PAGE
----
That sweet sound you hear out west on those late summer nights might be a sigh of relief from voters in the California governors’ recall election, who after days of closeness (not the kind Summer of Love) last week granted Governor Gavin Newsom the right to retain his seat until the natural end of his term in January 2023. The out of date election, called to the polls by 1.7 million signatures, was seen as both a Geiger counter for Trumpism’s afterglow – Larry Elder, the front runner among candidates seeking to replace Newsom, was a far-right favorite and a measure of exasperation with The Way Things Are. As I noted in a recent comment for this magazine, democratic institutions have been strained and, although the vote ended with sunny news, it is not clear how long this fine weather will last. . It is not uncommon, after all, for glorious late summer days to appear in California. They bring with them the possibility of a fire.
A few days after the winds of the recall calmed down, what do we know? For starters, the cost: roughly two hundred and seventy-six million dollars on the backs of California taxpayers, who have returned to where they started, with a mostly flawless governor (as the recall elections approach, the odds Newsom’s approval rating rose fifty-two percent to fifty-seven) and, quite possibly, the low-key self-hatred of someone who blew up their bonus on a misguided, hard-to-remember night. This figure does not take into account the time spent on recall – neither yours nor mine, but certainly that of the governor and his staff – which, given the fact that political leaders are already seen as spending too much time doing campaign and fund-raising, is a curious dog hair cure for the complaint. To his credit, Newsom emerged looking prepared and ready to make up for lost time, immediately signing the first of a few long and controversial Senate bills that allow the rezoning of certain areas for greater housing density (a change that sounds boring but a watershed moment in the eyes of those who argue that re-regulation of density is the key to overcoming California’s housing shortage).
Optimists argue that the scent of reform could spread to the recall procedures themselves. “Many promise to make it harder for them” – remember the efforts – “to qualify for the ballot, or to change the rules on how a successor is chosen”, the Times wrote. This would indeed be a groovy new set of wishes, given how much California has been attached to its culture of direct democratic voting, so its voting metrics tend to be narrow, specific, confusing, and beset by interests. hidden. (Like Timothy Noah, from The New Republic, Put the last week, “California’s initiative and referendum system simply gave businesses a new theater in which to operate. “. More likely, our elected leaders will continue to watch their backs, mindful of the power of the signing crowds.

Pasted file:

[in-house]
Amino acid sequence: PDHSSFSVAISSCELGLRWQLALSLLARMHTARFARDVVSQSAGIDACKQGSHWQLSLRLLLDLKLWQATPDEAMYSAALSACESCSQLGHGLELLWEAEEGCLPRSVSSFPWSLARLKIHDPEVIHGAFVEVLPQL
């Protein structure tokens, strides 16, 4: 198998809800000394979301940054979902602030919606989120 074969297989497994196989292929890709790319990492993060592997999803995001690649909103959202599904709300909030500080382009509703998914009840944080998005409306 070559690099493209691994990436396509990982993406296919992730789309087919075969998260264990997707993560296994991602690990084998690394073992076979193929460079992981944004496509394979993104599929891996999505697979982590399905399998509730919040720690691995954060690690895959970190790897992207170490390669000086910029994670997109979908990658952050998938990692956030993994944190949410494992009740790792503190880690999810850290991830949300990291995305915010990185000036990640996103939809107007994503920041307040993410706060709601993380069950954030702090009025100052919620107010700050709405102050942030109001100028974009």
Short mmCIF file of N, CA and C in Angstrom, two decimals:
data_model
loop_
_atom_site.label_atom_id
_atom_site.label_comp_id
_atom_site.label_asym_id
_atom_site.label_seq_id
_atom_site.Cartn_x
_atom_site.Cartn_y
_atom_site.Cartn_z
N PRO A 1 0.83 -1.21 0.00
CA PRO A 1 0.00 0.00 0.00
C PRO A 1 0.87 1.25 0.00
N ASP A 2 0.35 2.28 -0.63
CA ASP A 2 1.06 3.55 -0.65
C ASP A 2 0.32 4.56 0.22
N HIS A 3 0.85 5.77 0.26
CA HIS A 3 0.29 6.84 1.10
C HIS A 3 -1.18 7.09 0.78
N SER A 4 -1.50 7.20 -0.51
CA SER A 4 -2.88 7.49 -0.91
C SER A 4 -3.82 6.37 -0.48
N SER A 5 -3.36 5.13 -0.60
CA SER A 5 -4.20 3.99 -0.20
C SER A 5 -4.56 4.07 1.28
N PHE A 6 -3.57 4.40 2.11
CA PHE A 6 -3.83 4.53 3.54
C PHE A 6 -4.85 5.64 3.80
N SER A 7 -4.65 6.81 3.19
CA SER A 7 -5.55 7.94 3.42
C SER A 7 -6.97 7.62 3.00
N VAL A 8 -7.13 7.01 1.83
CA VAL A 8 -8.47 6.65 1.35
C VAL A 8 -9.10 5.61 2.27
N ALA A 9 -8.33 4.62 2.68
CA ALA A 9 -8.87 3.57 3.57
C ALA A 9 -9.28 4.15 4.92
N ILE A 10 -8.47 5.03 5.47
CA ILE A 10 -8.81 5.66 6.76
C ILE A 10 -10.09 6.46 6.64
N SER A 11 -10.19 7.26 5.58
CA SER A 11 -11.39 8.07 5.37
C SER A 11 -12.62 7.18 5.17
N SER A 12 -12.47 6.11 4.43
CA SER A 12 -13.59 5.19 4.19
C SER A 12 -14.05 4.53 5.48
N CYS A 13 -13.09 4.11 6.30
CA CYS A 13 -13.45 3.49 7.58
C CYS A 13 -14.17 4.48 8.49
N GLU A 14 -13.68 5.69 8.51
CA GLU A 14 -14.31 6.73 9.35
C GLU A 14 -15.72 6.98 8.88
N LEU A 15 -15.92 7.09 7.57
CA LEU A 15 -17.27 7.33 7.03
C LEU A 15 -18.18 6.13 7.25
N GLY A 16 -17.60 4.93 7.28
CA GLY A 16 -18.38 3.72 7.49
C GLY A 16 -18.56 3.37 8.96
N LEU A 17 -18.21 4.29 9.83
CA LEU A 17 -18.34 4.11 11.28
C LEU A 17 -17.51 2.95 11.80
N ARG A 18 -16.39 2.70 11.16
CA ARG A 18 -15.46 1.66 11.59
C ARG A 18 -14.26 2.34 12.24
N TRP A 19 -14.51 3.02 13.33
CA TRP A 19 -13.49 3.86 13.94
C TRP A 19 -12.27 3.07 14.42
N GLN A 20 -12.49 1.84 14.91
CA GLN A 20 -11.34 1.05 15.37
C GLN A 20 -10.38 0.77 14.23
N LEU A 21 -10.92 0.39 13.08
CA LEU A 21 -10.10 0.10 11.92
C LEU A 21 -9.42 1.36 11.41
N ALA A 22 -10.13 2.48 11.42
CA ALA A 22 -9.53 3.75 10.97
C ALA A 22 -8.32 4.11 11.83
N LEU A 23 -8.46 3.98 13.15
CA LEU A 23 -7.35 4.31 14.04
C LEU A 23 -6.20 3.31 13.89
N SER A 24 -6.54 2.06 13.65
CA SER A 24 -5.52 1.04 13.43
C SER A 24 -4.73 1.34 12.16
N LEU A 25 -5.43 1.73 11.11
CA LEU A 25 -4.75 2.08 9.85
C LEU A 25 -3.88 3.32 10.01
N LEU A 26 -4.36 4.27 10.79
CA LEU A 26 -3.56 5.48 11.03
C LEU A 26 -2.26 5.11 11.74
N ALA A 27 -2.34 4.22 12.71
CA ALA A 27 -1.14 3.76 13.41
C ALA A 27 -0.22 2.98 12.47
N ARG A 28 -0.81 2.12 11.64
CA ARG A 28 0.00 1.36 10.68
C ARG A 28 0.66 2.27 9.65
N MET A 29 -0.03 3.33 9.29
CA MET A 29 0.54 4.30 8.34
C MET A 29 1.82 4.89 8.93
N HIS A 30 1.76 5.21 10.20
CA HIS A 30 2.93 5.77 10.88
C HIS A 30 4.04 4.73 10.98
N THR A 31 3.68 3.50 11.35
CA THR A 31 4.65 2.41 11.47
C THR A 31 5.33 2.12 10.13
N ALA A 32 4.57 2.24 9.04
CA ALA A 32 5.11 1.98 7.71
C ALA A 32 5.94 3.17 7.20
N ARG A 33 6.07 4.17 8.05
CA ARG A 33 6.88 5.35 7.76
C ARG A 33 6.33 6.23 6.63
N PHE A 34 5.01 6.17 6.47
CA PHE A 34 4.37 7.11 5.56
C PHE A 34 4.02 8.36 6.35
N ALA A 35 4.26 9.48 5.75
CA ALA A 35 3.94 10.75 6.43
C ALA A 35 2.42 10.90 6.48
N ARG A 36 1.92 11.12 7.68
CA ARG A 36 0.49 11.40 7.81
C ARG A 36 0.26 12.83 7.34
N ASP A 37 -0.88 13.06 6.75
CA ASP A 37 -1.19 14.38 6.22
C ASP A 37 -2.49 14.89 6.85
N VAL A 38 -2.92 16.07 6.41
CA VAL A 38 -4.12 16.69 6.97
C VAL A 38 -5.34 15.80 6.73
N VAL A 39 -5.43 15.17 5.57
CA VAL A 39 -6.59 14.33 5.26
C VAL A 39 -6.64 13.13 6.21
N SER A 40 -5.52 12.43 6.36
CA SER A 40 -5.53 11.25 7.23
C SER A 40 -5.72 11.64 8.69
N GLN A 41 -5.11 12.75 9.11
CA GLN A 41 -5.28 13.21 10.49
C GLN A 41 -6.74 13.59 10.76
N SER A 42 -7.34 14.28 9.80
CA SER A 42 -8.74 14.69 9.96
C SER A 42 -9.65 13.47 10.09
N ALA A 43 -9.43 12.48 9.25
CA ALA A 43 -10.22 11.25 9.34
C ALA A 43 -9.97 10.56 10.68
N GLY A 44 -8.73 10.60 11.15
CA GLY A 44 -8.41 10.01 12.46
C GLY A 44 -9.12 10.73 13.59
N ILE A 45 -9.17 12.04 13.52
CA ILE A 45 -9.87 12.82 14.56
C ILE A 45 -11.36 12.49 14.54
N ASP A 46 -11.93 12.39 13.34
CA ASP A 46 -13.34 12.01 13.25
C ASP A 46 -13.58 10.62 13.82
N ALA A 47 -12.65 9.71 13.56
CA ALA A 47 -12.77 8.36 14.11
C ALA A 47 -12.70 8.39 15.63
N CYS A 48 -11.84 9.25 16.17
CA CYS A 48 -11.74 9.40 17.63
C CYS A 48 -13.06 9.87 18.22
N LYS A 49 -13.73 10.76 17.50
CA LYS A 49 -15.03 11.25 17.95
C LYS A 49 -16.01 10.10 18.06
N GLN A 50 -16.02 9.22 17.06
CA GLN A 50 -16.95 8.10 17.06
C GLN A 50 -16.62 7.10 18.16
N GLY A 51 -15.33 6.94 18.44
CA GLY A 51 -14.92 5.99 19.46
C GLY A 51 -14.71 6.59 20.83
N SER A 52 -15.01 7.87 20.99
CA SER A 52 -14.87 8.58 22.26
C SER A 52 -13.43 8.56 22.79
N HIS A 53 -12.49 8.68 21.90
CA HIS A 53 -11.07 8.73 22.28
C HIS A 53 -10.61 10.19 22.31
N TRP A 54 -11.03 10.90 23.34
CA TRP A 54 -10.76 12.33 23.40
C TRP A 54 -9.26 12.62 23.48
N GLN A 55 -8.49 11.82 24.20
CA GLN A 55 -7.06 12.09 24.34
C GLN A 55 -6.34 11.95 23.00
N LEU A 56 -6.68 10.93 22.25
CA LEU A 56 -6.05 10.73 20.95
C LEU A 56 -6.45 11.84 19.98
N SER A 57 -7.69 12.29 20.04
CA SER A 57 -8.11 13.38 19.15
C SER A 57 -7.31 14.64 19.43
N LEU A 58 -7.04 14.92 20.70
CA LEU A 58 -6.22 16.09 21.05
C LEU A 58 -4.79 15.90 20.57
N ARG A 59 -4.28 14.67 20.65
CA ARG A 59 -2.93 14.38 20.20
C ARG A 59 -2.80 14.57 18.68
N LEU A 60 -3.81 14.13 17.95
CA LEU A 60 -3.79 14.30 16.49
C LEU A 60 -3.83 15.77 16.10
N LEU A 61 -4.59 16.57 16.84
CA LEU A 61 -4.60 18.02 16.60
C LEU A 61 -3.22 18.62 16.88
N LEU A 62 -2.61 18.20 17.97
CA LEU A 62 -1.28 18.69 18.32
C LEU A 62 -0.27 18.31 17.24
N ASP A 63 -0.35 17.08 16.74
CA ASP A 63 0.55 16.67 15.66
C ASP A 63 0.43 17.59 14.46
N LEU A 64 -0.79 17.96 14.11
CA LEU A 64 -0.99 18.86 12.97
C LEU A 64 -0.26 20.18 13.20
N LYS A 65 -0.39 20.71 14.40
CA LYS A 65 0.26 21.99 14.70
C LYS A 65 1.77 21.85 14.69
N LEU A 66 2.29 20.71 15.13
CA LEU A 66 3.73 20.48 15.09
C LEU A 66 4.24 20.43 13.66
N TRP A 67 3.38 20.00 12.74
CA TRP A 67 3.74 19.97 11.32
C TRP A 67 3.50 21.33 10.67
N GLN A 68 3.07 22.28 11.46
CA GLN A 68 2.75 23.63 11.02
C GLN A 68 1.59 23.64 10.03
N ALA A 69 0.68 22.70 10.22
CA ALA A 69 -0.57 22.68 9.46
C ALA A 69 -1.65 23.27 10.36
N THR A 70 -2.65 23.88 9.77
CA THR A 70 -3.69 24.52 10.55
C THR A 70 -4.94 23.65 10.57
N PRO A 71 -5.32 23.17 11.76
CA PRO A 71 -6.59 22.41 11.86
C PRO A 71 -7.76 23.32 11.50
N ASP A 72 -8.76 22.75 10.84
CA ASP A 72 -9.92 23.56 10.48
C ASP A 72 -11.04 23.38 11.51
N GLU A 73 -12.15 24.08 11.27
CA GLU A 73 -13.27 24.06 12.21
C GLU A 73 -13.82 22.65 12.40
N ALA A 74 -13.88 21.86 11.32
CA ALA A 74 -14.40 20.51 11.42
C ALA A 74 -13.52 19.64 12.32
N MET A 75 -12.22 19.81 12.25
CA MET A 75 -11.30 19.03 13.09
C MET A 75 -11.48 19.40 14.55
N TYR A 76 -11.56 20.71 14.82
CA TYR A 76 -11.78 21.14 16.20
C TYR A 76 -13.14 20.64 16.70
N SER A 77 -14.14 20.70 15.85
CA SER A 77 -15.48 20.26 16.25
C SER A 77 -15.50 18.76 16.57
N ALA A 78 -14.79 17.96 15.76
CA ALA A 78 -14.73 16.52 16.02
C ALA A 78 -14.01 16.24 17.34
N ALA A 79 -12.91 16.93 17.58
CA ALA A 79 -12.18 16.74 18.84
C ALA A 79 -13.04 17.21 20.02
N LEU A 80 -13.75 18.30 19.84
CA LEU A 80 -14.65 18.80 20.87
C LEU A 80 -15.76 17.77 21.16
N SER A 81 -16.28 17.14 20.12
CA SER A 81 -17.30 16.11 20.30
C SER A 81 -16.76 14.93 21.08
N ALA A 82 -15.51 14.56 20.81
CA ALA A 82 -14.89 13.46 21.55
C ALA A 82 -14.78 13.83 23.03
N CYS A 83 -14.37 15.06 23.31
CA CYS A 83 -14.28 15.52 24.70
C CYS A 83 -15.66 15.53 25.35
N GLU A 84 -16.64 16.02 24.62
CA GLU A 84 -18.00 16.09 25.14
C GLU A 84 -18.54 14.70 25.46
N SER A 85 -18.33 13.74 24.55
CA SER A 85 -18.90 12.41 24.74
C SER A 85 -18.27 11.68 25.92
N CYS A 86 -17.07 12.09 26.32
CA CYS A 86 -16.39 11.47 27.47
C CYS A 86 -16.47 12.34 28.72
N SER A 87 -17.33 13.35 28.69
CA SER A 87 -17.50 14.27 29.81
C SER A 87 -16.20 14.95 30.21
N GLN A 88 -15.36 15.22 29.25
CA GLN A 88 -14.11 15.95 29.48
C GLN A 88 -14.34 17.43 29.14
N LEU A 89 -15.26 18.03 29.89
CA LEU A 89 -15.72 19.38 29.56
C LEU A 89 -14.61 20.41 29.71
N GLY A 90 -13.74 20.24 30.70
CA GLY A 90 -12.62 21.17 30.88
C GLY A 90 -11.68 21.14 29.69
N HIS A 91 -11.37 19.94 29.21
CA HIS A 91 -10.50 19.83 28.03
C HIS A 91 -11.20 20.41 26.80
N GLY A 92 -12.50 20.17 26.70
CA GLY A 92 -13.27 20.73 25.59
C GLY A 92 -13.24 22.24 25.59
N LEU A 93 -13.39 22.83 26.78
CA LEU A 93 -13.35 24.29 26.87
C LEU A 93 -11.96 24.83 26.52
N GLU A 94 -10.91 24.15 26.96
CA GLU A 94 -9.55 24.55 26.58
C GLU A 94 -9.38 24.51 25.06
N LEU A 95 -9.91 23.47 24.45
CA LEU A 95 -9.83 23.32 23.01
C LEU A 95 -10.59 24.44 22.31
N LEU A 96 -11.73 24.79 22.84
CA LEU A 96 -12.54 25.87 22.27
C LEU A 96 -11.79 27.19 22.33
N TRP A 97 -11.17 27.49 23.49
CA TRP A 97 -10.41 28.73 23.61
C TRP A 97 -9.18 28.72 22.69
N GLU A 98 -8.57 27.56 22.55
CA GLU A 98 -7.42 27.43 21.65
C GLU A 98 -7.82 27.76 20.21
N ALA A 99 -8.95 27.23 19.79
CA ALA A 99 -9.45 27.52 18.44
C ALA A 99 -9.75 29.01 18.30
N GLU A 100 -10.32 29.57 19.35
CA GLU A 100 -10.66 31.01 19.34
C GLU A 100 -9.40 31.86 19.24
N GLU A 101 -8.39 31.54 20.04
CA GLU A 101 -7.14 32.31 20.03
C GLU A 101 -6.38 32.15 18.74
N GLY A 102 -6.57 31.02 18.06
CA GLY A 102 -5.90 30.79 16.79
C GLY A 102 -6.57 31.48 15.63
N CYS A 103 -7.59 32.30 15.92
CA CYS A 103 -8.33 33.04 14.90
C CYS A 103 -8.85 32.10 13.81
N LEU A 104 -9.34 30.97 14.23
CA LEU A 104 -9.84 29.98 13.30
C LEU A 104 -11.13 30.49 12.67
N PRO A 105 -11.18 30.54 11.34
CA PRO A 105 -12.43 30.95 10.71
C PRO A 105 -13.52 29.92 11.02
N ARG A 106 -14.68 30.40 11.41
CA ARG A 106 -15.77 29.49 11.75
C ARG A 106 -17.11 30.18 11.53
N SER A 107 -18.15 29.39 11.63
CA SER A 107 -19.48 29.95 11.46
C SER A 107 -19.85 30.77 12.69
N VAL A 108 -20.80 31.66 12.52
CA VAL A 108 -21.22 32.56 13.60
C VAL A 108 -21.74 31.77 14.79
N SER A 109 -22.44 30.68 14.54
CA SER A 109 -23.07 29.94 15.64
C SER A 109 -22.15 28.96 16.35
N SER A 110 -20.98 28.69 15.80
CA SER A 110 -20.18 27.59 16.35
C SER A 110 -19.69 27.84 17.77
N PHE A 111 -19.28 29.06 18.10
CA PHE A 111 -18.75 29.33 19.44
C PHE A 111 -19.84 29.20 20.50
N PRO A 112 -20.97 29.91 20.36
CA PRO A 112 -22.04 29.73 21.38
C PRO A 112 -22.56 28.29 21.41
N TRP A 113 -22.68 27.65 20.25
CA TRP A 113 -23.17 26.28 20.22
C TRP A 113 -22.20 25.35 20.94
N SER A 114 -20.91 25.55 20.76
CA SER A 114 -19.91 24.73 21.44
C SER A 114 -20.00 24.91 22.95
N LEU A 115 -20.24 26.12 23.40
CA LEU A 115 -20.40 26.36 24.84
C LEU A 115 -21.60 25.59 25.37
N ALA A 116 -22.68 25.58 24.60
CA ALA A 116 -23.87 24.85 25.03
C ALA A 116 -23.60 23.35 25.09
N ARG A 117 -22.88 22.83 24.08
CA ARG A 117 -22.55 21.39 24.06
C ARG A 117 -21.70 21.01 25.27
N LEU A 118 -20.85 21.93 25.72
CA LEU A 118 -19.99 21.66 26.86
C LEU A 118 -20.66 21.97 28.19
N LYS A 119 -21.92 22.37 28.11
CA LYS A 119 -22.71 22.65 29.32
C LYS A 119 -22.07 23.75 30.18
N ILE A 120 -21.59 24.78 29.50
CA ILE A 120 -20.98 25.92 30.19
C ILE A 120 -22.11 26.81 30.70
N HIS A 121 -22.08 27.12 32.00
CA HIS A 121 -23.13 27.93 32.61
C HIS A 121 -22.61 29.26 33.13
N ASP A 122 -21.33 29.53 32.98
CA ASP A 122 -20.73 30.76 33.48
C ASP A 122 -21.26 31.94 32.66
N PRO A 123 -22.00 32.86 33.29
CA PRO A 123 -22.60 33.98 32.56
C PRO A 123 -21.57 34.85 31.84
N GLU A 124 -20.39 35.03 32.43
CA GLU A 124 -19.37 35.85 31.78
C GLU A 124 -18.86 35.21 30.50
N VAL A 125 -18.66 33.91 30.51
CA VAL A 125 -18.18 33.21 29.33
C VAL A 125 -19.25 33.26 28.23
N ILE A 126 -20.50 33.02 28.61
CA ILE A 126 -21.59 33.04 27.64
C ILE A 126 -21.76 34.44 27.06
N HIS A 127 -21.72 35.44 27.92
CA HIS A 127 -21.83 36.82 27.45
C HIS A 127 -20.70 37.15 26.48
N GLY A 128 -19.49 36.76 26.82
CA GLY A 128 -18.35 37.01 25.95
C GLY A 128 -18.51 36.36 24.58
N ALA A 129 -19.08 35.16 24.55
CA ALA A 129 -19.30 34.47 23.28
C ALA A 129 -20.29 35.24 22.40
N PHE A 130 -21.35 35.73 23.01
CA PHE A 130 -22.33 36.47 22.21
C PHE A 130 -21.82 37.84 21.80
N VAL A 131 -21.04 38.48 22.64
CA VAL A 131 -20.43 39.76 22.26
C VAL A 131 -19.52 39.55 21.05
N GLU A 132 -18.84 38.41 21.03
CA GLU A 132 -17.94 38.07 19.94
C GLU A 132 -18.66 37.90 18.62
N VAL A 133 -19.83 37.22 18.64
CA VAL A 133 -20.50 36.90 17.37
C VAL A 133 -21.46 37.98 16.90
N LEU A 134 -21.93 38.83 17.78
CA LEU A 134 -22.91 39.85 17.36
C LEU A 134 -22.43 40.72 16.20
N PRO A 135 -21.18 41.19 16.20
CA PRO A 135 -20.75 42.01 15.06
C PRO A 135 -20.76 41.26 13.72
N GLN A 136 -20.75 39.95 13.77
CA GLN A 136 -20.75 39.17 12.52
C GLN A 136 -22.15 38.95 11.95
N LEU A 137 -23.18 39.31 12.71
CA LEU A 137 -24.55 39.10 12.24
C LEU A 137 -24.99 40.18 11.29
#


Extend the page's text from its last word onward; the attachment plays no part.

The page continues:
The real good news of the election can be felt, in the true California form, more in the vibration level. Reason has withstood a tide of bad juju and chaos. Browsing through the official ballot literature, in which candidates showcased their rigs, was a bit like getting bombarded with AirDrop by nutcases on the train. (A competitor’s pitch to lead the nation’s most populous state? “Love U.”) And yet, common sense, or something close enough, prevailed. Not only have Californians preserved the governor’s normal tenure, avoiding a nightmarish future in which everyone tries to interrupt everyone’s political terms every year; they seemed largely indistractable by decoys in other spheres. Caitlyn Jenner, wealthy, famous and heroine of self-realization, won just one percent of the vote; Kevin Paffrath, a twenty-nine-year-old real estate agent described as an “owner influencer” and yet the top performing Democrat and runner-up as a replacement, was behind Elder by nearly forty points.
What remains to be seen is whether such enlightened preferences continue into the next year, when Newsom is expected to run for a second term. As I and many others have noted, part of what made the recall election democratically questionable was the asymmetry of its terms: since an approved recall sidelines the governor from the race, Newsom could have been kicked out of his seat with, say, forty-nine percent support in the recall vote, while Elder could have been installed with only twenty percent (or less). Basically the voting card in last week’s election, partisan lines were broken, with the Blue Coast voting against the recall and the more red interior regions backing it, but some of those who voted no, it is reasonable to think, voted more for the recall. democratic stability than for Newsom in particular. The odds will be fair next year – whoever has the most support wins – and some might feel more free to vote for their point of view.
This month, there had been only four governor recalls on the ballot in U.S. history, only one of which – now two – were rejected, so it’s impossible to talk about role models. But the other governor to pull off a recall election, Scott Walker of Wisconsin, was later re-elected at the end of his term on the spur of his success and then ran for president, suggesting that a visit to the recall doghouse is not where you die politically. (In Walker’s case, this resting place seems to be The Young America’s Foundation, a conservative youth organization founded by William F. Buckley, Jr.) Nothing seems to matter in this rule-breaking political era, especially at a time made exceptional by COVID-19, weather disasters and other picnic spoilers, but in California this week a disturbing outcome was avoided, and it’s something to be thankful for. Hopefully the pattern holds.